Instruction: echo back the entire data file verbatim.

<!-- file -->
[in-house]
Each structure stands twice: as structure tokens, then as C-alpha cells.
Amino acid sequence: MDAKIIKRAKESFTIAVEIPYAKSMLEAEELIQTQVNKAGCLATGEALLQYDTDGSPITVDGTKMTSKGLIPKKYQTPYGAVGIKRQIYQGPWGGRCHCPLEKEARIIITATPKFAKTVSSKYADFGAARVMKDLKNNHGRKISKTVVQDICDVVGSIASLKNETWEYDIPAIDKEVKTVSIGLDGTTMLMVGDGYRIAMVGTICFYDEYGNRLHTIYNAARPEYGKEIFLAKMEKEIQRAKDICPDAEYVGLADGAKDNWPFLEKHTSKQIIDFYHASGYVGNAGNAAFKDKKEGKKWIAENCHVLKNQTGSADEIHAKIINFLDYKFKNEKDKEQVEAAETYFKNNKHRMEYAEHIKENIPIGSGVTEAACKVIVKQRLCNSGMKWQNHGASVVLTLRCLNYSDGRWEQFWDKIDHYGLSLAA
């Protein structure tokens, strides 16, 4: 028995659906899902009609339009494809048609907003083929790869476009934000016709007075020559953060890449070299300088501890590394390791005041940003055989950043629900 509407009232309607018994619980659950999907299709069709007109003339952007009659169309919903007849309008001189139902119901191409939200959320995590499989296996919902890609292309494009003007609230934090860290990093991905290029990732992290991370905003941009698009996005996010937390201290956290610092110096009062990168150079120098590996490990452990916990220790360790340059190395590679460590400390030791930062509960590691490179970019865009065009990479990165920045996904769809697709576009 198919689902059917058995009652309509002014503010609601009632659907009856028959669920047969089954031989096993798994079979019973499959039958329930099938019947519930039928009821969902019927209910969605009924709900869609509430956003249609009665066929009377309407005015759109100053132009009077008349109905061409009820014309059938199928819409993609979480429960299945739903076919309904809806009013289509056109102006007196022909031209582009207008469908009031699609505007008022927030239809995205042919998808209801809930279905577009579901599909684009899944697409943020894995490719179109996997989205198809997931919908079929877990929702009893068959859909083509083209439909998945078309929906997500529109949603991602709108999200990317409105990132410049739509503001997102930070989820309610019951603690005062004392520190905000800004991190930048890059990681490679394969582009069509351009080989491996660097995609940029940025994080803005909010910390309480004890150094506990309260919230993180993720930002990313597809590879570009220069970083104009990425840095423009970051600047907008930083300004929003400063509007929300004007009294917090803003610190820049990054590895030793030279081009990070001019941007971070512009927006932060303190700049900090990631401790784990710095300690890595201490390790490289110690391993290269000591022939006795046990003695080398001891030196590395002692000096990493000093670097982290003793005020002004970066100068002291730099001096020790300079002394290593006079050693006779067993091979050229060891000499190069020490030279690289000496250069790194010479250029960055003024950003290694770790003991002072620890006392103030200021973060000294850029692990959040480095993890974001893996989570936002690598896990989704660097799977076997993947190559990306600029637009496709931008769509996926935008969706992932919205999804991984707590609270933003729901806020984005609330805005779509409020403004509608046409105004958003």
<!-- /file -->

[in-house]
Each structure stands twice: as structure tokens, then as C-alpha cells.
Amino acid sequence: MDAKIIKRAKESFTIAVEIPYAKSMLEAEELIQTQVNKAGCLATGEALLQYDTDGSPITVDGTKMTSKGLIPKKYQTPYGAVGIKRQIYQGPWGGRCHCPLEKEARIIITATPKFAKTVSSKYADFGAARVMKDLKNNHGRKISKTVVQDICDVVGSIASLKNETWEYDIPAIDKEVKTVSIGLDGTTMLMVGDGYRIAMVGTICFYDEYGNRLHTIYNAARPEYGKEIFLAKMEKEIQRAKDICPDAEYVGLADGAKDNWPFLEKHTSKQIIDFYHASGYVGNAGNAAFKDKKEGKKWIAENCHVLKNQTGSADEIHAKIINFLDYKFKNEKDKEQVEAAETYFKNNKHRMEYAEHIKENIPIGSGVTEAACKVIVKQRLCNSGMKWQNHGASVVLTLRCLNYSDGRWEQFWDKIDHYGLSLAA
């Protein structure tokens, strides 16, 4: 028995659906899902009609339009494809048609907003083929790869476009934000016709007075020559953060890449070299300088501890590394390791005041940003055989950043629900 509407009232309607018994619980659950999907299709069709007109003339952007009659169309919903007849309008001189139902119901191409939200959320995590499989296996919902890609292309494009003007609230934090860290990093991905290029990732992290991370905003941009698009996005996010937390201290956290610092110096009062990168150079120098590996490990452990916990220790360790340059190395590679460590400390030791930062509960590691490179970019865009065009990479990165920045996904769809697709576009 198919689902059917058995009652309509002014503010609601009632659907009856028959669920047969089954031989096993798994079979019973499959039958329930099938019947519930039928009821969902019927209910969605009924709900869609509430956003249609009665066929009377309407005015759109100053132009009077008349109905061409009820014309059938199928819409993609979480429960299945739903076919309904809806009013289509056109102006007196022909031209582009207008469908009031699609505007008022927030239809995205042919998808209801809930279905577009579901599909684009899944697409943020894995490719179109996997989205198809997931919908079929877990929702009893068959859909083509083209439909998945078309929906997500529109949603991602709108999200990317409105990132410049739509503001997102930070989820309610019951603690005062004392520190905000800004991190930048890059990681490679394969582009069509351009080989491996660097995609940029940025994080803005909010910390309480004890150094506990309260919230993180993720930002990313597809590879570009220069970083104009990425840095423009970051600047907008930083300004929003400063509007929300004007009294917090803003610190820049990054590895030793030279081009990070001019941007971070512009927006932060303190700049900090990631401790784990710095300690890595201490390790490289110690391993290269000591022939006795046990003695080398001891030196590395002692000096990493000093670097982290003793005020002004970066100068002291730099001096020790300079002394290593006079050693006779067993091979050229060891000499190069020490030279690289000496250069790194010479250029960055003024950003290694770790003991002072620890006392103030200021973060000294850029692990959040480095993890974001893996989570936002690598896990989704660097799977076997993947190559990306600029637009496709931008769509996926935008969706992932919205999804991984707590609270933003729901806020984005609330805005779509409020403004509608046409105004958003």